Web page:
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Looking Ahead at New England's Next Storm

New England will remain very quiet weather-wise from now through the weekend. Cold temperatures will stick around through Friday morning before a southerly flow takes over, allowing for more mild temperatures. By Saturday, New England will see widespread 40s and 50s. Highs on Sunday will be even warmer, with some areas of southern New England pushing 60° later in the day.

On top of the warmer weather, the weekend will be mainly dry. Saturday will see partly to mostly cloudy skies across the region. Sunday will see overcast skies ahead of our next storm, but many areas will stay dry for much of the daylight hours.

Temperatures Saturday afternoon:

This mild weather coming in is thanks to this incoming storm, which will feature a strong southerly wind, allowing temperatures to surge. Because of this, the storm will be a soaking rain event for New England, with a little snow on the backside for northern New England.

The storm features an area of low pressure tracking to the north of New England. This track is what allows the strong southerly flow. This track will also drag a potent cold front across New England overnight Sunday to Monday morning. Ahead of the front will see a shield of moderate to heavy rainfall cross the region.

Rainfall will move into New England from west to east starting Sunday afternoon. An area of high pressure off the coast will likely initially cause the rain shield to slowly move into New England. So, while Vermont and the Berkshire may see showers break out in the early to mid afternoon, areas further east will likely remain dry until at least late-afternoon. Being several days, exact timing still needs to be hammered down. That will come down to the timing of the high pressure exiting the coast.

Potential weather Sunday afternoon (1st image) and early Monday morning (2nd image):

The bulk of the rain will likely exit Monday morning, however, showers may linger across much of New England through the afternoon. Exactly when precipitation shuts off still needs to be worked out, still being 5 days out. As stated before, snow will likely wrap around on the backside after the frontal passage for northern New England. It currently doesn't look too much snow will fall at this time, with a few inches possible at elevation and lesser amounts into the valleys, mainly in Vermont and the White Mountains.

Euro, GFS and CMC showing potential weather Monday afternoon. Euro remains faster with the exit of the storm:

As for flooding, a widespread 1-2 inches of rain will be likely across New England as the shield of rain moves through. Western New England remains the area likely to see the most. This may trigger some river flooding in Vermont with the rainfall combining with snowmelt. At this time, major flooding remains unlikely, but some minor issues may arise. The WPC does have a majority of New England in the "marginal" category for excessive rainfall.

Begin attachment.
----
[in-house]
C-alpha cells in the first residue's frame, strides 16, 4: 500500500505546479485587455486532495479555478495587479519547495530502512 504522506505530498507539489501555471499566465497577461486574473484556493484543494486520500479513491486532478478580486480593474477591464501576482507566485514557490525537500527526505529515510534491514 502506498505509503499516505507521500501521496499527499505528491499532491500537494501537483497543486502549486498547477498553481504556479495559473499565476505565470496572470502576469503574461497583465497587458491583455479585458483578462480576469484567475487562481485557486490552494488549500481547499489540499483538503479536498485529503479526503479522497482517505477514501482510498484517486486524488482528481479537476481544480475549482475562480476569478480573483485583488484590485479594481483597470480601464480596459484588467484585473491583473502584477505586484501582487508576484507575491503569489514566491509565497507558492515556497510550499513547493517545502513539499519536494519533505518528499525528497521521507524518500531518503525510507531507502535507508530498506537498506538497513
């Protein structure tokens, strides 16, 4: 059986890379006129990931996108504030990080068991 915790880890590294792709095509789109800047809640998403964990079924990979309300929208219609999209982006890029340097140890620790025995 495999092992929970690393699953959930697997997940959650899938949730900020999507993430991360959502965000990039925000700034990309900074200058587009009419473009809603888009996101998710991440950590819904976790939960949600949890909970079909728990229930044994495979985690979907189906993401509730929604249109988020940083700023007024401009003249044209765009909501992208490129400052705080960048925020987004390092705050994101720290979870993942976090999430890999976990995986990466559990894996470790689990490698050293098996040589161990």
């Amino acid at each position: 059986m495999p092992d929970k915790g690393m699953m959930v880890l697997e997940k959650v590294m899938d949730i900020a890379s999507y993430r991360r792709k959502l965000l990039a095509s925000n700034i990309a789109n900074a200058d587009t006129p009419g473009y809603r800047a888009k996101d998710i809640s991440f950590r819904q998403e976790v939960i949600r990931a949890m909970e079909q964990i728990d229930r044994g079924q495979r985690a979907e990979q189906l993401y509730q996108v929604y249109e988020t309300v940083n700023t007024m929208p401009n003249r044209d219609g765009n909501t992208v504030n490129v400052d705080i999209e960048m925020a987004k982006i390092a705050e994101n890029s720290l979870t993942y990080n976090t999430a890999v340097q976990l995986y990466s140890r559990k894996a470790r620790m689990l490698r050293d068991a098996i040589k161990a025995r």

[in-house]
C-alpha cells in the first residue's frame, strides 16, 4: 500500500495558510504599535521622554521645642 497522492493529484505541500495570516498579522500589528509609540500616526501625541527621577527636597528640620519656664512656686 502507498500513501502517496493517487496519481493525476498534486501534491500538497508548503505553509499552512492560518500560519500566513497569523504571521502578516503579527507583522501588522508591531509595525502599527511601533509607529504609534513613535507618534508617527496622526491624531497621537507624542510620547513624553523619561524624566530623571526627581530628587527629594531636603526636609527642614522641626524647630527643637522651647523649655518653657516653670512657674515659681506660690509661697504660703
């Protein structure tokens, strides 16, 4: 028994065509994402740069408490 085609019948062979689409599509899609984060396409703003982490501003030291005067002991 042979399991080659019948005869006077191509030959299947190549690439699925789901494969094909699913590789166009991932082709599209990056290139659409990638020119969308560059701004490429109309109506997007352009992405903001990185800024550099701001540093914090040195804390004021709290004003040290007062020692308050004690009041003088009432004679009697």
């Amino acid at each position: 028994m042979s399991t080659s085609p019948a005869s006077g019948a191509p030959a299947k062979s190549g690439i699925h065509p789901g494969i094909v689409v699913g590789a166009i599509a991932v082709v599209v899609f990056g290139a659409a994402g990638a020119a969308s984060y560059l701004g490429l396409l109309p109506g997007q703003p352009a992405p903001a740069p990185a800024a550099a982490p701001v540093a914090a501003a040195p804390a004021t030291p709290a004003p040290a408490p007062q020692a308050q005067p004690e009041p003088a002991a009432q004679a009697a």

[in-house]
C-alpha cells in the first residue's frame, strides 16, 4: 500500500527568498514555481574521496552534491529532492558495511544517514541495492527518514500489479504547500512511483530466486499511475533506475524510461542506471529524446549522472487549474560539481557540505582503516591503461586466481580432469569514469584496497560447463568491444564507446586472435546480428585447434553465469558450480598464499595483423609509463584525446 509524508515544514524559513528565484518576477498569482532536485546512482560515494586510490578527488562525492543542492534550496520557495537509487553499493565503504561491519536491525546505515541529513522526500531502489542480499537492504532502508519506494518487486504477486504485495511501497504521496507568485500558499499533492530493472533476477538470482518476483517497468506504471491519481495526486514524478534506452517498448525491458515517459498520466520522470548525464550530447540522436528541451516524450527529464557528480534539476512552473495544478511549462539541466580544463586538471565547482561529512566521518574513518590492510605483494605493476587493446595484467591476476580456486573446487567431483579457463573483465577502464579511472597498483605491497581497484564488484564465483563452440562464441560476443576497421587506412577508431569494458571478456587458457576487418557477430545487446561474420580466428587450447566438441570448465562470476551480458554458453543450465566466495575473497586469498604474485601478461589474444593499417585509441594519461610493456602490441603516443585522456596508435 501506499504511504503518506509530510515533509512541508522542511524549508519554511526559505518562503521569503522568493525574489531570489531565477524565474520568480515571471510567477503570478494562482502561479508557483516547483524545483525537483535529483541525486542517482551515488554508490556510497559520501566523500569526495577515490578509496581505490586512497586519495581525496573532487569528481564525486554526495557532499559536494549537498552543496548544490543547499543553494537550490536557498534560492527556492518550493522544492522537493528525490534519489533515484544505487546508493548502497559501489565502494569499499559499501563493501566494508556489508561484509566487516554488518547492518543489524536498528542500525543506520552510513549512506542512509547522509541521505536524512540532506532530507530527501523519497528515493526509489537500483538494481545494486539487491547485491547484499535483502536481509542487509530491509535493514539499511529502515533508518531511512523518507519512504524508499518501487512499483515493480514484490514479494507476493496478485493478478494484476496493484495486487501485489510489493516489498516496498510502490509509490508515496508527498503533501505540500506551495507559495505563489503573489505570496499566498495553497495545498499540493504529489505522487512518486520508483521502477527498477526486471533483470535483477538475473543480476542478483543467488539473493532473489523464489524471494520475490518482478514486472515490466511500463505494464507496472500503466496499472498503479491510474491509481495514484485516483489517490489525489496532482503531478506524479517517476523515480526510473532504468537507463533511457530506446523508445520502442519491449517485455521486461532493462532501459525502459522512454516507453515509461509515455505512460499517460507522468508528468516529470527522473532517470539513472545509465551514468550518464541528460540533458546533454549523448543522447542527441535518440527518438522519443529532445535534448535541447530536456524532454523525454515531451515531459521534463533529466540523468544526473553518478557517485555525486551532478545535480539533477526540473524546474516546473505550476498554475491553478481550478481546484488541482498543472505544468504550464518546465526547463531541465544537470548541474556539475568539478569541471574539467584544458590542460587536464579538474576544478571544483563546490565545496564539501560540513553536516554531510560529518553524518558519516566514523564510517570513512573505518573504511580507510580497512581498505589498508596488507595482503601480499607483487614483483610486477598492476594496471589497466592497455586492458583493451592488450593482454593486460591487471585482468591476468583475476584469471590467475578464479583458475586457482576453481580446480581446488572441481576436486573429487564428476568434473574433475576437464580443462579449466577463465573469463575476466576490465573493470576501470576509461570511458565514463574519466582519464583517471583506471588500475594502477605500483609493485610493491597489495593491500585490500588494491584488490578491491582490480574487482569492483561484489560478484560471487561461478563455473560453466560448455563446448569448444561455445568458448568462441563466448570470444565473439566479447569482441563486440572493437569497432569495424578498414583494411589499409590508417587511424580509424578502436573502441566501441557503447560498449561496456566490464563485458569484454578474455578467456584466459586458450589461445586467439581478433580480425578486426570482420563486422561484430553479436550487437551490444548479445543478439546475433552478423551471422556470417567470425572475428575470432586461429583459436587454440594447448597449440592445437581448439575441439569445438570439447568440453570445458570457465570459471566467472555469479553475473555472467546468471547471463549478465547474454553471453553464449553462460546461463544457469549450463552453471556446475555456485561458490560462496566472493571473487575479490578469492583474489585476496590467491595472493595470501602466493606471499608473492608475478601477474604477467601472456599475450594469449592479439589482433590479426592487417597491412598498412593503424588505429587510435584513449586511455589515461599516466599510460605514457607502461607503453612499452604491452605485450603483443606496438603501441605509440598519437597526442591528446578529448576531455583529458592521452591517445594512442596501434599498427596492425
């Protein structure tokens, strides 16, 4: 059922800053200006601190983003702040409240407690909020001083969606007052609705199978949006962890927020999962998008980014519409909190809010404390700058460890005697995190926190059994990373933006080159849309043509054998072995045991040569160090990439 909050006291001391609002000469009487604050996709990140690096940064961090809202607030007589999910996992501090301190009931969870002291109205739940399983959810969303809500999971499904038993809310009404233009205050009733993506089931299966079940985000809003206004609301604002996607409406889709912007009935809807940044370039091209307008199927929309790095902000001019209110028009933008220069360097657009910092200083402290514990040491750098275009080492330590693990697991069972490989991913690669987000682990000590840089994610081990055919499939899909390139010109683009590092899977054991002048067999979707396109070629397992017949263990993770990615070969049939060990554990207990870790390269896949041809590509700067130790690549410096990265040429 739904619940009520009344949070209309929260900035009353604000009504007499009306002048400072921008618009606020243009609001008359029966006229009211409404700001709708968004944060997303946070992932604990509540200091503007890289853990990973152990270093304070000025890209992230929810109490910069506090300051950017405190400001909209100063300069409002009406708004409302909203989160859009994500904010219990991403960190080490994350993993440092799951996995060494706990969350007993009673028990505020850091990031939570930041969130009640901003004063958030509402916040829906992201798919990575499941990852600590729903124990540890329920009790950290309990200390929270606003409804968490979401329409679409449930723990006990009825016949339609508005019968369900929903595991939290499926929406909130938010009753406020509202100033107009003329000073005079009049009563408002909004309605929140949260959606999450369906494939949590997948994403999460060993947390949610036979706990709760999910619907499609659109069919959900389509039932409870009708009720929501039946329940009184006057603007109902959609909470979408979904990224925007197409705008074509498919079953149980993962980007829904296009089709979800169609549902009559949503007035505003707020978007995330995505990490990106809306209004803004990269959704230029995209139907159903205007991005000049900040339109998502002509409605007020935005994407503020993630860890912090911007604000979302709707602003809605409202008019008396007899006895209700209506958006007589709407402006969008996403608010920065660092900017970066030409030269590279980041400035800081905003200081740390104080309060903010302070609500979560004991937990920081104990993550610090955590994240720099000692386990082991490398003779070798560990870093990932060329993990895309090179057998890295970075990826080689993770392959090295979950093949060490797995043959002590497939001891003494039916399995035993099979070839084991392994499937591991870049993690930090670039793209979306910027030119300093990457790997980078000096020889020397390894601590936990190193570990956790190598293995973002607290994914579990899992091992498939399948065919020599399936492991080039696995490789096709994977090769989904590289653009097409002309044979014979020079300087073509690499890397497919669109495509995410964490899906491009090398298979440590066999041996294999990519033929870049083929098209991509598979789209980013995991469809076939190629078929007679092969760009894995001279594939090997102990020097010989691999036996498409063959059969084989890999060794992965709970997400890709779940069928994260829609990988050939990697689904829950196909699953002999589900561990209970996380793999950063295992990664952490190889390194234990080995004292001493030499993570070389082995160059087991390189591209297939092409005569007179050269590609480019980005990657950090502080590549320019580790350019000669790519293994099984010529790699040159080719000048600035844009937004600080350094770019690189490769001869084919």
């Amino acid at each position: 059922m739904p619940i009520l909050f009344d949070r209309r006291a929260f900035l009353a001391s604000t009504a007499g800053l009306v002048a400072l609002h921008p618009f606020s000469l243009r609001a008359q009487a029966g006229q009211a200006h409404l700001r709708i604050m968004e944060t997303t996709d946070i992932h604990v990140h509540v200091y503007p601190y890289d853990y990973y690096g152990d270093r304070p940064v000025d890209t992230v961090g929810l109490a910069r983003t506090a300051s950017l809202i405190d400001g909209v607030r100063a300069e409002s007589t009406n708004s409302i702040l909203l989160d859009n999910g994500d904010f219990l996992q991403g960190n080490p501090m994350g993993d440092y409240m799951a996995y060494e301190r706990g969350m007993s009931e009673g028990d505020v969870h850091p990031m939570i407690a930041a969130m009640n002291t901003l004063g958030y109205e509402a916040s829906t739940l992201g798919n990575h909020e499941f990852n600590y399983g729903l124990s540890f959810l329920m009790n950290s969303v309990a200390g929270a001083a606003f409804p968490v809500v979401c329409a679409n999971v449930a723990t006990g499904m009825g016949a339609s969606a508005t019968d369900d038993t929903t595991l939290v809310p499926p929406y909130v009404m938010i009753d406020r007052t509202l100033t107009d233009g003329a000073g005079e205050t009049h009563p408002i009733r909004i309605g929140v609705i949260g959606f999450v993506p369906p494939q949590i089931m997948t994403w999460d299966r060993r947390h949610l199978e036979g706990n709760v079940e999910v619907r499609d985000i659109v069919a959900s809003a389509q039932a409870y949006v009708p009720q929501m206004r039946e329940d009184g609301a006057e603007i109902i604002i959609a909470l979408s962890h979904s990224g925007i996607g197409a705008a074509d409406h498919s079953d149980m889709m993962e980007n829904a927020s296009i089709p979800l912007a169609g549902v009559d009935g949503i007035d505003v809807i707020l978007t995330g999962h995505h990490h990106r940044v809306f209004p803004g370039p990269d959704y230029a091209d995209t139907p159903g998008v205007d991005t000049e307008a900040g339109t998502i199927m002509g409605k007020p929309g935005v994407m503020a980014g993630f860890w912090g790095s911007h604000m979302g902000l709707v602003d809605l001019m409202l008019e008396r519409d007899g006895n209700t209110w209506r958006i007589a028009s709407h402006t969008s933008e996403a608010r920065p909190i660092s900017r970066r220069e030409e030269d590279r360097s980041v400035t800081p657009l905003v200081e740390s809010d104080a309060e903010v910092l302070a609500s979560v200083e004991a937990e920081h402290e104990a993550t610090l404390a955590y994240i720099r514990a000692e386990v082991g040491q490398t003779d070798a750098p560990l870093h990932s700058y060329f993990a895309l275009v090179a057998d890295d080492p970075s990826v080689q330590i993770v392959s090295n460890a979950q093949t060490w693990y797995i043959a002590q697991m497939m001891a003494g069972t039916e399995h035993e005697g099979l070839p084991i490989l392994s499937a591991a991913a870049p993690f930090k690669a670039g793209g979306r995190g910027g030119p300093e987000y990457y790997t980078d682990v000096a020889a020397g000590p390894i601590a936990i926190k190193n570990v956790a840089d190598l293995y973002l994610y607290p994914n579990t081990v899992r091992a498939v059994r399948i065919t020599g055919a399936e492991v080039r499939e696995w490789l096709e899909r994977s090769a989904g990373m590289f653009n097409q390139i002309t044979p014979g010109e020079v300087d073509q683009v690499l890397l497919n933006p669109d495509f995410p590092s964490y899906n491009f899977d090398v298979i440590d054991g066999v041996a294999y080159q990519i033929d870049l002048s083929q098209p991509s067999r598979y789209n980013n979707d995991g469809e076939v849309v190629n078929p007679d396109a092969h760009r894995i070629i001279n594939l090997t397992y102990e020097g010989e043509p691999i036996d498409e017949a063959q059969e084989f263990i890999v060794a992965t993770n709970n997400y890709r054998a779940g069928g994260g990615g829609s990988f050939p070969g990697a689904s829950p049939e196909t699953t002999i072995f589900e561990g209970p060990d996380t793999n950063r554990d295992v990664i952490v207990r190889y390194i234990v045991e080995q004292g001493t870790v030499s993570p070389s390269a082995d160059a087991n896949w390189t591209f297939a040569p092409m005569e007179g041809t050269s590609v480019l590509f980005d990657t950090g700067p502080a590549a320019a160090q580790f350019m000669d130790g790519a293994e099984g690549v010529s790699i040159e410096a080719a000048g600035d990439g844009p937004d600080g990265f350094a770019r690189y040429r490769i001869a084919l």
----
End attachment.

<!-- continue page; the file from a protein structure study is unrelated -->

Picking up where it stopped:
Current NBM rainfall forecast:

Another hazard with this storm will be strong winds. A couple days ago, when I first wrote about this storm, I was going to include a wind gust forecast map, but decided not to since I had a feeling models would likely begin to back off of what they were advertising for wind gusts. That is what has happened.

That's not to say it won't be windy at all. Gusts could approach 40mph across eastern New England with gusts to 50mph along the coast, mainly the Cape and islands. There will be very strong winds aloft, the question remains just how much of that wind can make it to the surface.

Euro model showing potential wind gusts early Monday morning. You can also clearly see where the cold front is on the map. Winds abruptly shift from the south to the northwest:

One last hazard will be the potential for some coastal flooding. With the strong southerly flow, large waves and beach erosion is possible, mainly along New England's south coast. Depending on the exact timing, some coastal flooding will be possible along the south coast as well. The extent of this hazard will come down to whether or not max surge will coincide with high tide. Tides are not astronomically high, which will aid in limiting this impact.

Regardless of how long precipitation lingers into Monday, it will remain breezy all day across New England. Temperatures will also likely plummet, but, considering we'll be 15-20° above average during the storm, this will likely just mean a return to average temperatures. After this storm, New England will likely be looking at another break from active weather next week.



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